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I have observed values (80 in total) in different measured circumstances (80 in total). I want to test whether my observed values are the result of chance or do measured values affect my observed values.

My problem is that measured values are non-normally distributed and observed values are normally distributed according to Shapiro-Wilk test which I run on SPSS. Measured values' p-value was 0,001 in that test and observed values' p-value was 0,102 in that test.

What test should I use that I would know that are my observed values statistically significant? All I need to test is that are my observed values result of chance or did measured values affect them.

If I use t-test, are both measured and observed values required to be normally distributed?

Thank you for reading, any help is appreciated

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  • $\begingroup$ If you have 80 values and 80 conditions there is little or nothing you can do. Is that a typo? $\endgroup$ – Peter Flom May 18 '14 at 10:40
  • $\begingroup$ I meant that I have 80 values which I observed when I was doing my research. To each observed value I have one measured value. I changed the testing environment, so I have 80 different measurements when I did 80 different observations. Condition is probably a wrong word, maybe circumstance is better. I changed it now. $\endgroup$ – Timmy May 18 '14 at 10:52
  • $\begingroup$ This doesn't make sense. Observed variables are measured values. How many conditions do you have? It sounds like you have 2, but it isn't clear. Try explaining your data as you would to people who aren't statisticians. $\endgroup$ – Peter Flom May 18 '14 at 10:57
  • $\begingroup$ Well I studied that does relative humidity affect to adhesion strength on solid substance against surface. So I increased relative humidity and observed how much adhesion strength increases. So I have 80 measured values of relative humidity and 80 observed values of adhesion strength. Maybe I have wrong terms here, but my instrument did a measurement and I observed the adhesion strength. Maybe I should say that I have two measured values? So I have then two sets of measured values. $\endgroup$ – Timmy May 18 '14 at 11:10
  • $\begingroup$ Failing to reject normality doesn't imply your data are normal. Please clarify what the distinction between 80 observed values and 80 measurements is. Are they measuring the same quantity? What is the null hypothesis? What alternatives do you seek power against? In short, what do you actually want to find out about your data? $\endgroup$ – Glen_b May 18 '14 at 11:22
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Your comments clarified things.

You have two variables (relative humidity and adhesion strength) measured on 80 objects. To see if the two variables are related you probably want some form of regression, with adhesion strength being the dependent variable and adhesion strength the independent variable. You may have other independent variables as well.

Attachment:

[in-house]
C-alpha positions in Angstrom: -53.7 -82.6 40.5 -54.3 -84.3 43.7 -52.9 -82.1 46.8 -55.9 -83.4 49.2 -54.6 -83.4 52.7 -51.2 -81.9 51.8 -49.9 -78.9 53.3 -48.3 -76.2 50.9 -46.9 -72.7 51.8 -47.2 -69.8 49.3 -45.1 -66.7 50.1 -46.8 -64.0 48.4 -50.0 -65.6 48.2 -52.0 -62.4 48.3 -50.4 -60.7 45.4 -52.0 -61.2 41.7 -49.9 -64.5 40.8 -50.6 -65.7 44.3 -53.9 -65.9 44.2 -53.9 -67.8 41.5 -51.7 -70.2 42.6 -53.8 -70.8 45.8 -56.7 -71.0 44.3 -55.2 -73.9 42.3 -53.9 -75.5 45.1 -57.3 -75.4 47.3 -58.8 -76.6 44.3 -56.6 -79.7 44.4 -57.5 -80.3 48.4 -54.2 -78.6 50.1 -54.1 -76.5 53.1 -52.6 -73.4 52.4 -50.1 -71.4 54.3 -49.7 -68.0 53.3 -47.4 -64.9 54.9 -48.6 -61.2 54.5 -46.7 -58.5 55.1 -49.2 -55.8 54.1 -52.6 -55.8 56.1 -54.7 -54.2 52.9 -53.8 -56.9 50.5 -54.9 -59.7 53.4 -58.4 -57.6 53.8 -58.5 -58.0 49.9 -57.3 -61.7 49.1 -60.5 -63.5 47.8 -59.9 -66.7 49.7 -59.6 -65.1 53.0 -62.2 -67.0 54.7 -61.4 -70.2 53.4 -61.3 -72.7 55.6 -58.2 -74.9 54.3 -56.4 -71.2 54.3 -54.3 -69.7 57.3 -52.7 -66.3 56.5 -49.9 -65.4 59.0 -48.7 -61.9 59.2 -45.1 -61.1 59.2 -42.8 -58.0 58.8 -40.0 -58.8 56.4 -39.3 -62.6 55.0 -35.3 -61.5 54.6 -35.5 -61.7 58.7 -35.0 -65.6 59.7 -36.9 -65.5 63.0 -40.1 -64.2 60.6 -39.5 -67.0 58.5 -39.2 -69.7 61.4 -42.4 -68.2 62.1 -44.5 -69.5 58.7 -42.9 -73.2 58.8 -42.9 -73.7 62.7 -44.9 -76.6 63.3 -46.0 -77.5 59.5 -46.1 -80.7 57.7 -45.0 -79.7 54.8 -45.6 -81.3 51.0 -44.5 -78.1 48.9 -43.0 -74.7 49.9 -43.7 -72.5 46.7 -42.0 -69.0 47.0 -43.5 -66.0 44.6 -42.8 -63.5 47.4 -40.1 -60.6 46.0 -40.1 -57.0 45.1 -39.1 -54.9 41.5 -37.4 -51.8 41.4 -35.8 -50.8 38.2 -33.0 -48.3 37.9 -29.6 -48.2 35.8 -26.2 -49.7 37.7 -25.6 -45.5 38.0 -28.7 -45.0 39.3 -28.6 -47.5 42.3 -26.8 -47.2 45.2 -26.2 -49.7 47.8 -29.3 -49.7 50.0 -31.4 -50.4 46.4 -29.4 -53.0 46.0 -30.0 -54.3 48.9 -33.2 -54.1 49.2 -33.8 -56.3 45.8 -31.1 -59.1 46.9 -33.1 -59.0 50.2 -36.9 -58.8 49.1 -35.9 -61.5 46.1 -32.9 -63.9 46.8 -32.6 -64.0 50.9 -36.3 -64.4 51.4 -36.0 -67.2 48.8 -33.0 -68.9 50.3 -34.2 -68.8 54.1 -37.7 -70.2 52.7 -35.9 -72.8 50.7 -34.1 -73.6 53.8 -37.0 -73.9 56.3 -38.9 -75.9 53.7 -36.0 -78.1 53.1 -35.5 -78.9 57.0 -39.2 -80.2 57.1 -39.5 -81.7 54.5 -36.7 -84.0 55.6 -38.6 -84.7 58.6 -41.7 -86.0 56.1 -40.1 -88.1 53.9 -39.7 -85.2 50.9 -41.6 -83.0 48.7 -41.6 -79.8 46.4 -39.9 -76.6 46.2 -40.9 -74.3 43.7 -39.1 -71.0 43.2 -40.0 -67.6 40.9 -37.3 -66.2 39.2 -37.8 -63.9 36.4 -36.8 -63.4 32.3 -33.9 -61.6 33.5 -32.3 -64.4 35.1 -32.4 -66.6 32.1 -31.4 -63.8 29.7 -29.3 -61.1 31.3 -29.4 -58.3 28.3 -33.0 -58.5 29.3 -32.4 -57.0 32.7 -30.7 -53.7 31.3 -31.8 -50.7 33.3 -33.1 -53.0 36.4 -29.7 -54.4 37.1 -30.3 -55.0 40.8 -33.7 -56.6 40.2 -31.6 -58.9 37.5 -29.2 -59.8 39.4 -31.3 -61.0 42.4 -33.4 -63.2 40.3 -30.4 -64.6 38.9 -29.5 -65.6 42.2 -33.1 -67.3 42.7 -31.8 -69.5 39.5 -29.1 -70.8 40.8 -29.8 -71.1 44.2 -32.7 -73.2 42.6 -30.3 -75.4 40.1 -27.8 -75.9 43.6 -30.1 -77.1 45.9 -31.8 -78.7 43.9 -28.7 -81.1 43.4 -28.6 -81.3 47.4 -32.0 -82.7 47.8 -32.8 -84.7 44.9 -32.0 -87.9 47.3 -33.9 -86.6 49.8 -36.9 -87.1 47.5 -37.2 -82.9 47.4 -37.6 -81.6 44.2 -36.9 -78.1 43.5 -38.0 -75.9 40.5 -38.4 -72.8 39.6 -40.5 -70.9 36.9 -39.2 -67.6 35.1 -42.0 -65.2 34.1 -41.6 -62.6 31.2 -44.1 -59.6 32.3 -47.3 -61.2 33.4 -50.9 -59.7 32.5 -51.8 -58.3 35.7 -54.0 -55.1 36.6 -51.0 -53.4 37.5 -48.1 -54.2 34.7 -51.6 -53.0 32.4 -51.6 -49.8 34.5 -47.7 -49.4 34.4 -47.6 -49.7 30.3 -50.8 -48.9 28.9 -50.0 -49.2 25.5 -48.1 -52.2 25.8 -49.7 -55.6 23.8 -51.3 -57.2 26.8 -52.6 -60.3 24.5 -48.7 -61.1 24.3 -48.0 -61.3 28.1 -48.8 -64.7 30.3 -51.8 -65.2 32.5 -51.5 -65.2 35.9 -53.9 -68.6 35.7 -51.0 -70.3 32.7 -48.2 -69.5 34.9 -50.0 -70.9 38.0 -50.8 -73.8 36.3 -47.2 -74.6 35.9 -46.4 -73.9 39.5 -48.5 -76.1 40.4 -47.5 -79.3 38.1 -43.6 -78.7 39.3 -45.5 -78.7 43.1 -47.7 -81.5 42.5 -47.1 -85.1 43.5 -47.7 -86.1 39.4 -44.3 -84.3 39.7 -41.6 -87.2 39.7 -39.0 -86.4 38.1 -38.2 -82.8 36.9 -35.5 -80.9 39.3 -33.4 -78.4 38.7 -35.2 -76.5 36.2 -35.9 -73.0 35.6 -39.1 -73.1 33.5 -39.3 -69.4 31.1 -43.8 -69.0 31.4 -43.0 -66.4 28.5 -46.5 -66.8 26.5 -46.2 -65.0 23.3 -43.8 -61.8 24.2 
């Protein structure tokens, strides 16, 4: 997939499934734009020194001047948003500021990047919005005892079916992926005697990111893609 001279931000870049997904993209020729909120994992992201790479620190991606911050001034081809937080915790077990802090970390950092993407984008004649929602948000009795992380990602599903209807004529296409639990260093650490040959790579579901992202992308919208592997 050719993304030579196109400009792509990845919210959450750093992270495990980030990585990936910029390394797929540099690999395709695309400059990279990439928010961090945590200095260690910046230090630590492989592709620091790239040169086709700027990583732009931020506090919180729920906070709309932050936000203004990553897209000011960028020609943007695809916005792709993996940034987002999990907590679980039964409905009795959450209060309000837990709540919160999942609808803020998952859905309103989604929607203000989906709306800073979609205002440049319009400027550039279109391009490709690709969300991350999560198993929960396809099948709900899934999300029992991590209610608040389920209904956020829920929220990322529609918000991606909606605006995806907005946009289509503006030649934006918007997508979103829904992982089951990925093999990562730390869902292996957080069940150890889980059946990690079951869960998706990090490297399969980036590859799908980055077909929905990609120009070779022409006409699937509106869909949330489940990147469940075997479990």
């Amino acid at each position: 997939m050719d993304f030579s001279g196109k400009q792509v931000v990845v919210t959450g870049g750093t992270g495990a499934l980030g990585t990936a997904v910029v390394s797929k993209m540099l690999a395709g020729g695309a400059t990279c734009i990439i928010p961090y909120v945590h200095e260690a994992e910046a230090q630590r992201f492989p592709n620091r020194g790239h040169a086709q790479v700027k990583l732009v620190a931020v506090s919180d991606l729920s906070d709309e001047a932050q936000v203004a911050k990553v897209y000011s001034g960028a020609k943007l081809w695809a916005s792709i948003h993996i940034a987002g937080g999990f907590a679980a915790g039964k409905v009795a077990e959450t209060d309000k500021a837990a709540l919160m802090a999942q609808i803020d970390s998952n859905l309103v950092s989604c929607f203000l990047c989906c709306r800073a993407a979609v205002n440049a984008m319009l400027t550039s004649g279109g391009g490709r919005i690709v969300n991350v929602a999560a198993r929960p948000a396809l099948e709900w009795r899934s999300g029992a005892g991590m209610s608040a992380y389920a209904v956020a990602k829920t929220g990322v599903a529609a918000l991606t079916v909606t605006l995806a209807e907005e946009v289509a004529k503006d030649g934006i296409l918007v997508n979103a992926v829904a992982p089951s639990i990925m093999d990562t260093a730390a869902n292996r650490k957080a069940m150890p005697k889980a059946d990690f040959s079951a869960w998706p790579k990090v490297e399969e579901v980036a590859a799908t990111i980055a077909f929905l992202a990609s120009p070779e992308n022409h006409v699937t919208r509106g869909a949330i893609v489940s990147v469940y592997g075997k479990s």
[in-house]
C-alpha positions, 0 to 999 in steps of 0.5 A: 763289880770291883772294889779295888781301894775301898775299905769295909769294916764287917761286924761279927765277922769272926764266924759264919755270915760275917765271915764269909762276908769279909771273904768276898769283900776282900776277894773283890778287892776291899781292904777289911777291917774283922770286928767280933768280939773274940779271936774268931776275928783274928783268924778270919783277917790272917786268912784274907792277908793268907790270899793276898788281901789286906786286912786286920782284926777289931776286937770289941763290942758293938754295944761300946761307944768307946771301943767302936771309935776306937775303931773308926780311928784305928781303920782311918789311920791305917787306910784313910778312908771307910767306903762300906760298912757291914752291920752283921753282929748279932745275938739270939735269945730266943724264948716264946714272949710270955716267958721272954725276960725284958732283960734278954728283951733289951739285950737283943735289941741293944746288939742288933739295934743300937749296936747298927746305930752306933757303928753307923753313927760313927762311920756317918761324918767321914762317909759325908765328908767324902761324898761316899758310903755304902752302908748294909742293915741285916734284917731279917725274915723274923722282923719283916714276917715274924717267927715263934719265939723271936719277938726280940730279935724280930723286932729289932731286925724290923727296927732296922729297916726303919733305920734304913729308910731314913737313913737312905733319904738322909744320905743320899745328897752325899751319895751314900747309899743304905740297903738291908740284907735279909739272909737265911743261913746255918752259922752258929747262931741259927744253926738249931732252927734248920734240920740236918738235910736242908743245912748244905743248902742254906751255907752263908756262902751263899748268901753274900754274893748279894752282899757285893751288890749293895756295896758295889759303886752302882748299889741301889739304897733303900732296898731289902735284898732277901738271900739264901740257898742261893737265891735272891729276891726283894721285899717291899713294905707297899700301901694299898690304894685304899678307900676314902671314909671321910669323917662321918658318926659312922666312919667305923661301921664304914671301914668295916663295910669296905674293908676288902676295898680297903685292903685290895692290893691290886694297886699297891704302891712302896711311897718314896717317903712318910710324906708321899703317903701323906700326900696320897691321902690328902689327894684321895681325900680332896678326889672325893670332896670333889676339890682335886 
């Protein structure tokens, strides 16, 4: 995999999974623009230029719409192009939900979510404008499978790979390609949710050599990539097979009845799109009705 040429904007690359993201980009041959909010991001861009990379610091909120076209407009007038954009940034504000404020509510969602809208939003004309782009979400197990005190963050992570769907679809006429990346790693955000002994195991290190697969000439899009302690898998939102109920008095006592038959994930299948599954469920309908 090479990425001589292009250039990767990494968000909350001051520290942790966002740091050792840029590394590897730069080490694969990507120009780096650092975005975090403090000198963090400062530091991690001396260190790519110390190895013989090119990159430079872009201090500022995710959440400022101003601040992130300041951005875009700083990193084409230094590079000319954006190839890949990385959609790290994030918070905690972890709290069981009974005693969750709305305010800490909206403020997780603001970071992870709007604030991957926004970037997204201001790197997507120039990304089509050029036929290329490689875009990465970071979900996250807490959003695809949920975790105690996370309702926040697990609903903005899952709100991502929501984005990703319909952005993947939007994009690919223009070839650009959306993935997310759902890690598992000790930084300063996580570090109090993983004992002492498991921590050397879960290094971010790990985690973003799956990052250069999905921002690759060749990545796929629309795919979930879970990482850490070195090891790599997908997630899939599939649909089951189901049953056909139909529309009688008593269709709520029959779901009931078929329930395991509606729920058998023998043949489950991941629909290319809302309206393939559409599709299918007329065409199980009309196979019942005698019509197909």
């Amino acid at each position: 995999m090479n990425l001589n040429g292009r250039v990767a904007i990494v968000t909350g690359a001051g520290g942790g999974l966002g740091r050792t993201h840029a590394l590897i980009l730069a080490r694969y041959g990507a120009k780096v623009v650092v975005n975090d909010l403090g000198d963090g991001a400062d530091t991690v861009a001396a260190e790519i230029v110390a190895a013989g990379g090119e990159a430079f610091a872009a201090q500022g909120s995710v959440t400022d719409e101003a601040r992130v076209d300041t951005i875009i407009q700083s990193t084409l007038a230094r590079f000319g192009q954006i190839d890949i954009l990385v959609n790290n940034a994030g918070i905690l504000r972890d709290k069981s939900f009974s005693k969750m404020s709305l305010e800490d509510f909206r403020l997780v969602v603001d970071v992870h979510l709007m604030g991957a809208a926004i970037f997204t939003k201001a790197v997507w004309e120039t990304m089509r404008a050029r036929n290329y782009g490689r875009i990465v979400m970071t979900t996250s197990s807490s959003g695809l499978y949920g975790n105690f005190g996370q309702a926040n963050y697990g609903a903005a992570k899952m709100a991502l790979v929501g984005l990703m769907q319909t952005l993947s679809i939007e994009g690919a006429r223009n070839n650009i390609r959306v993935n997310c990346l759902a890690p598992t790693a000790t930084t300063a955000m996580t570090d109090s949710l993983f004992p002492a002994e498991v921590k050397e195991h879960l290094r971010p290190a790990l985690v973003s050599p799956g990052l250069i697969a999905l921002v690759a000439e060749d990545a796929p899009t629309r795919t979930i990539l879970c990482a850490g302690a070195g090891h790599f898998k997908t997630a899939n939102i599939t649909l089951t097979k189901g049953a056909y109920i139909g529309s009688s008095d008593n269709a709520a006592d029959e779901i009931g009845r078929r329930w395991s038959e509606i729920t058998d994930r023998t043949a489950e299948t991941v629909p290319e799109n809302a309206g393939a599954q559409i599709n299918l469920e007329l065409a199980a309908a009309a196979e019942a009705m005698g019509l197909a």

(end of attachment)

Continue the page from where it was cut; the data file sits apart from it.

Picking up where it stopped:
Before proceeding with the regression I would make a scatterplot of the two variables to see if the relationship is roughly linear.

And regression does not make assumptions about the distribution of either variable; it does make assumptions about the distribution of the errors, as measured by the residuals.

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  • $\begingroup$ Yes I have done a regression analysis and linear regression seems to fit best, since it gives best correlation. But this correlation is weak still (0,2544) and I do think that my results should not be statistically significant. This was one of the substances which I tested and relative humidity does not seem to affect its adhesion strength. But I tested its correlation with t=√(n-2)*(r/(√(1-r^2))) equation and I get a significant result on 0,05 alpha level (p-value is 0,0228 then). I'm not sure though that which test I really should use. $\endgroup$ – Timmy May 18 '14 at 11:46
  • $\begingroup$ This is the correct analysis, I think. A small effect can be significant. A significant effect is not necessarily important. Don't change your analysis just because the results are not what you expect. $\endgroup$ – Peter Flom May 18 '14 at 13:02
  • $\begingroup$ Okay, then if there is a possibility that my both measurements are not normally distributed, then can I rely on this result? I asked my teacher, and he said that I would need to check that are my measurements normally distributed and it now looks like at least one of them is not. Since this is the case, then is there some test which I can use which does not require that my measurements are normally distributed? I know there are some, but I'm not sure do I need to use such a test and if I need to, then which one. $\endgroup$ – Timmy May 18 '14 at 13:35
  • $\begingroup$ Your teacher is not correct. Regression does not make assumptions about the normality of the data. It makes assumptions about the normality of the residuals. All statistical packages have tools to help you analyze these. What package are you using? $\endgroup$ – Peter Flom May 18 '14 at 13:45
  • $\begingroup$ I am using SPSS. My teacher meant that if I check the significance of correlation then my data should be normally distributed. This is also what my book says. Should I analyze the normality of residuals? Also thanks for helping me $\endgroup$ – Timmy May 18 '14 at 14:04

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